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Clerks III

Year: 2022
Production Co: View Askew Productions
Director: Kevin Smith
Writer: Kevin Smith
Cast: Brian Halloran, Jeff Anderson, Kevin Smith, Jason Mewes, Amy Seders, Justin Long, Rosario Dawson

I'm not sure if Kevin Smith's movies have devolved in quality or if it's just the subject matter he chooses that reveals flaws in some more than others. Red State was taut and very effective. Tusk was an ambitious idea but it was hobbled by his worst tendencies, ones that have shown up in every movie he's made since.

The first of those tendencies is that it feels like he throws every idea he has into the script, and the second is that he insists on finding – sometimes forcing – roles for friends and family members, many of whom frankly can't act.

The original Clerks happened too long ago for me to remember but in Clerks II Brian Halloran and Jeff Anderson suffer both from clangers in the script as well as their own lack of chops, and the result is that nothing on the screen feels true or authentic. It's simply pantomime for the sake of delivering (mostly poor) jokes.

Taking cues from Smith's own life and career, Dante (Halloran) and Randall (Anderson) are still working at the New Jersey convenience store after decades, eternal slackers arguing over pop culture and doing very little with their lives.

One day, while discussing religion with coworker and kind-of friend, evangelical Christian Elias, Randall has sudden difficulty breathing. Dante insists on him going to hospital and they explain that he's having the same heart attack Smith famously suffered a few years ago.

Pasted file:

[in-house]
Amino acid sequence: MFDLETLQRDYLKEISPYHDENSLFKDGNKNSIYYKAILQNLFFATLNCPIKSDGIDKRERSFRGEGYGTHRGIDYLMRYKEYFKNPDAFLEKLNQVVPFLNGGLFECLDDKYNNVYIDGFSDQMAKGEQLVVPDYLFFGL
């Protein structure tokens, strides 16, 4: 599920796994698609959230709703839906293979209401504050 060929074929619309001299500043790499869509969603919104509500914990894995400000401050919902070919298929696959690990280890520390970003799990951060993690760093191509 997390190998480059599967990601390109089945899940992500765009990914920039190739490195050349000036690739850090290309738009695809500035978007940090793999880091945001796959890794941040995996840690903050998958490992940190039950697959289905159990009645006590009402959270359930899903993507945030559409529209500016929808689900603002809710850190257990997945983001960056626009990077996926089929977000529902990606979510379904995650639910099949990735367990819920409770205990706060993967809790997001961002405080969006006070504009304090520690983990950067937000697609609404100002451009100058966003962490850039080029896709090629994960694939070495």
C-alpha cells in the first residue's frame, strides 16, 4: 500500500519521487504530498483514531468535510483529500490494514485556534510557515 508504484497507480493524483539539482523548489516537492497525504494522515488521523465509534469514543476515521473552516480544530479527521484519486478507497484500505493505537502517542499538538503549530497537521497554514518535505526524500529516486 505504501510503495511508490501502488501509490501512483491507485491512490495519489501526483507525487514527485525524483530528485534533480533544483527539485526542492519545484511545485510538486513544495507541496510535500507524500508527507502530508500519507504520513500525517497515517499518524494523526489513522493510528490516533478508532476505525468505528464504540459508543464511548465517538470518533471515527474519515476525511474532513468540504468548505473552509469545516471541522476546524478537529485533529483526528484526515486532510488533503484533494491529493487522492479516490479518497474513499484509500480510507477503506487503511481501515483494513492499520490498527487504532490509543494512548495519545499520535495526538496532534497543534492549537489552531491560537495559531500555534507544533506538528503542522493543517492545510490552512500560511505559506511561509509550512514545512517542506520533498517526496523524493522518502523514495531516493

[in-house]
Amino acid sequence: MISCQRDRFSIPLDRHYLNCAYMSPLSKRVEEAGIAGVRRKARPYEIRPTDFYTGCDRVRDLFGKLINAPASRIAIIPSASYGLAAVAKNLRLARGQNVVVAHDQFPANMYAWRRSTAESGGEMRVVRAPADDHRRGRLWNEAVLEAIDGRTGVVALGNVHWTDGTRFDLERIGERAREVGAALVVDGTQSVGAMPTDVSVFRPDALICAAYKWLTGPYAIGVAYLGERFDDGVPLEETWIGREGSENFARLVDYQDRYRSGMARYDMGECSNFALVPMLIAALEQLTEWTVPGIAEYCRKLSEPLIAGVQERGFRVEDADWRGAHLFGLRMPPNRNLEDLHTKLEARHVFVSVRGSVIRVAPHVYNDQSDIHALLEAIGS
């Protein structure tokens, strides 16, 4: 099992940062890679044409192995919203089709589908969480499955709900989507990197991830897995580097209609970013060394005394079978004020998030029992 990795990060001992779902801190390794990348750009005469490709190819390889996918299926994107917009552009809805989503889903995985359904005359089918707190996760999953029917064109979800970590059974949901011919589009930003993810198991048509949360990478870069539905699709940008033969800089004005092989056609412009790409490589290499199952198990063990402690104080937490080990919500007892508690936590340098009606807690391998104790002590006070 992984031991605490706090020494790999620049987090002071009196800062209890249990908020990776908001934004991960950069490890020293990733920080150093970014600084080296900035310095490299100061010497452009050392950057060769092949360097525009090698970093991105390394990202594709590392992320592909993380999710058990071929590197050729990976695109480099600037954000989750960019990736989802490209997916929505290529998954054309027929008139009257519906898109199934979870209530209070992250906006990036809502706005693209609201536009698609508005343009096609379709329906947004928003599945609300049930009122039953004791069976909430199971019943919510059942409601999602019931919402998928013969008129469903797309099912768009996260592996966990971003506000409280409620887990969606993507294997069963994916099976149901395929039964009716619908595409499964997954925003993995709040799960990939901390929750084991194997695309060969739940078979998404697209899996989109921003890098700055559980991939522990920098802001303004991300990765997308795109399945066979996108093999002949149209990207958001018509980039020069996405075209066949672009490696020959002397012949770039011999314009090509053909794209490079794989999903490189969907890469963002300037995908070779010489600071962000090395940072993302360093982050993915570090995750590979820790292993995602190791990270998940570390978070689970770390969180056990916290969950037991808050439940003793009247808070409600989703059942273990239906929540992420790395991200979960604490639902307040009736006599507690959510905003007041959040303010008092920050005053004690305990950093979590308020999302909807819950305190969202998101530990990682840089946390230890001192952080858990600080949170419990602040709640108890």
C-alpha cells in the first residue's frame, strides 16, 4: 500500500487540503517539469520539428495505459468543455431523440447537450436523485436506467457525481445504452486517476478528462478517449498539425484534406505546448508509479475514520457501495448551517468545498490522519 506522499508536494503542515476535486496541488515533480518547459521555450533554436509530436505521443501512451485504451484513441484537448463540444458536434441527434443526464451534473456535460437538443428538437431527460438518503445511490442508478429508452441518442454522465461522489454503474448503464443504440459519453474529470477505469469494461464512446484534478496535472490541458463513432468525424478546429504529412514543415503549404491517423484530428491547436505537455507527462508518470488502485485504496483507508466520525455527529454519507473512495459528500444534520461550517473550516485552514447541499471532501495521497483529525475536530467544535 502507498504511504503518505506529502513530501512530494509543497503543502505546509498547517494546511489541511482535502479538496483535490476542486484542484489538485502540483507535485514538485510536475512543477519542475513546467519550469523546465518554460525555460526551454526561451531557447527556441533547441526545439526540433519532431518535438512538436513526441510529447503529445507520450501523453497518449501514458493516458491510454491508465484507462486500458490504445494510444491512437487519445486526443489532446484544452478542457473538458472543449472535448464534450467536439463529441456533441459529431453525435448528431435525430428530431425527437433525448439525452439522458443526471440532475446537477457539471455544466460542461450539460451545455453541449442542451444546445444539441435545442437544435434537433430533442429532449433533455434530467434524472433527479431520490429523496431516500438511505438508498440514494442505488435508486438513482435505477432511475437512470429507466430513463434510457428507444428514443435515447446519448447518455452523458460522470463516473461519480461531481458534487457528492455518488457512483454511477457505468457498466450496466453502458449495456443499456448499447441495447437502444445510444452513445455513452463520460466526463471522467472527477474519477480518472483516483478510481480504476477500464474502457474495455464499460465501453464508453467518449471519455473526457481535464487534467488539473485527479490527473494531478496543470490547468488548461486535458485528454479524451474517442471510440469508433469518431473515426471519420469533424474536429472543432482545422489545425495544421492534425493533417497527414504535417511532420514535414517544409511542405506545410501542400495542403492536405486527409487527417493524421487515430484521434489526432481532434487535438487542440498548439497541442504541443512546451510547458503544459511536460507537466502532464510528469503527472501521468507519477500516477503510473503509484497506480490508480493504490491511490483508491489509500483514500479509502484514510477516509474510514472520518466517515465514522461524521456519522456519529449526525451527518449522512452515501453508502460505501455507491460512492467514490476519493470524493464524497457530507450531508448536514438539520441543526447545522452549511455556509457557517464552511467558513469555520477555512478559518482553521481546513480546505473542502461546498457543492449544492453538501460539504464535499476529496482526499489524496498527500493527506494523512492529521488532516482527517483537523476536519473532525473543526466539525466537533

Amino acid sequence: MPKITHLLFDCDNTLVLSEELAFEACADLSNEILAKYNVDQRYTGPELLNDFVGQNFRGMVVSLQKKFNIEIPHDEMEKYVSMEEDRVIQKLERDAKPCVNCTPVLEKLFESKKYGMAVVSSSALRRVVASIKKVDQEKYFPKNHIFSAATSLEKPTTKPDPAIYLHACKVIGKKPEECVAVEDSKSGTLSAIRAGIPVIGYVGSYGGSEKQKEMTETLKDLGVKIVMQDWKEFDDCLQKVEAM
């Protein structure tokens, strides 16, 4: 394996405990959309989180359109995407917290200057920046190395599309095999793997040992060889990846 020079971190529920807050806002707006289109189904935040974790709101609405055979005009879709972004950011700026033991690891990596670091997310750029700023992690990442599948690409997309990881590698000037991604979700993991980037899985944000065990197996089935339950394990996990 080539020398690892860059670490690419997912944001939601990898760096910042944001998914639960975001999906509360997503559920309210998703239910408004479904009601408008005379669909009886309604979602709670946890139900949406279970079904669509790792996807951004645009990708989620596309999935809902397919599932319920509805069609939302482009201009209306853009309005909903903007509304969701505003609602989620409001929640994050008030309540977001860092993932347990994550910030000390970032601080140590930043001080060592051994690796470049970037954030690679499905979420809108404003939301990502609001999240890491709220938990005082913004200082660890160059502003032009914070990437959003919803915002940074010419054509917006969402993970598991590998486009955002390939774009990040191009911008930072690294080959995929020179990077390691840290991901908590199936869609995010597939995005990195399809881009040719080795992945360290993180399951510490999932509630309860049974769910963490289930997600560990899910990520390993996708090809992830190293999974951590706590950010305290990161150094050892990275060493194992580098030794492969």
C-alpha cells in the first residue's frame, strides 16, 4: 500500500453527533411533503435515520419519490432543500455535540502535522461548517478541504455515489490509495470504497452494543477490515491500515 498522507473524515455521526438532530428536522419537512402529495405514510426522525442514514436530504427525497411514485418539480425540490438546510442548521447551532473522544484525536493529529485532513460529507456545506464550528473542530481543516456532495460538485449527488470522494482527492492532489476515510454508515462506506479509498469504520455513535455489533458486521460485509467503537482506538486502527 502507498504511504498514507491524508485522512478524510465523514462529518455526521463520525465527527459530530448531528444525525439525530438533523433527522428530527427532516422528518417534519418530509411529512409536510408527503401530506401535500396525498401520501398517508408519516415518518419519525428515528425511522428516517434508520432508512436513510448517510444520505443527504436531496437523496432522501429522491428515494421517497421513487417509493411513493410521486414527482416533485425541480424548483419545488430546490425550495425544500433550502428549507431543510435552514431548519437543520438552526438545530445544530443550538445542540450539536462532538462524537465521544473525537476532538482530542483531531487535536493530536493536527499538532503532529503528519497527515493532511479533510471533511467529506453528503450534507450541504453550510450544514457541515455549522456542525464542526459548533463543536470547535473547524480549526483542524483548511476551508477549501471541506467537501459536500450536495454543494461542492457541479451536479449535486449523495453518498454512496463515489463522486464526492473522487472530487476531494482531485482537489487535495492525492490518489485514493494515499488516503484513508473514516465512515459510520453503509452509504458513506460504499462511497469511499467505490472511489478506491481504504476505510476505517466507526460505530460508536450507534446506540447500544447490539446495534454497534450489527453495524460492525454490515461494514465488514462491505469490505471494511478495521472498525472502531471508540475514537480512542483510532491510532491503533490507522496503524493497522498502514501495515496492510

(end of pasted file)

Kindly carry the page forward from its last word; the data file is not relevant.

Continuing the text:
When he recovers, Randall laments not having done anything with his life and declares to everyone that he's going to make a movie about the daily life of the Quick Stop and the people who work there.

One of the movie devices Smith loves is going meta, and you can't go much more meta than making a movie about two convenience store clerks making a movie about working in a convenience store that's a second sequel to a movie about two clerks working in a convenience store.

They rope everyone they know in to the effort, from Veronica, Dante's girlfriend from years back (and the original actress who played the part for Smith back in 1994), to weed dealers Jay and Silent Bob, played once again by Jason Mewes and Smith himself.

The main plot of the film deals with Randall trying to make his movie despite an obvious lack of resources, preparedness and talent, but it's also Smith's excuse to call back to as many motifs, characters, and ideas from the ret of the View Askewniverse as he can. You can almost hear him writing lists of ideas he considers cool and funny and retconning the structure to accommodate them as you watch it.

He gets heartfelt and even decidedly (and unexpectedly) dark a few times, but in something this silly, none of it feels earned. It has the 'charm' (I use the term advisedly for something this profane and shlubby) of the rest of the series and all the related movies, but Smith doesn't have any finesse or subtlety, both in what works versus what stands out like a sore thumb, in the premise heavily borrowed from his own life and the existence of the movie itself.

It's probably easier to accept and love if you're a devoted fan of his, but otherwise the most you can hope for is a few wry chuckles.

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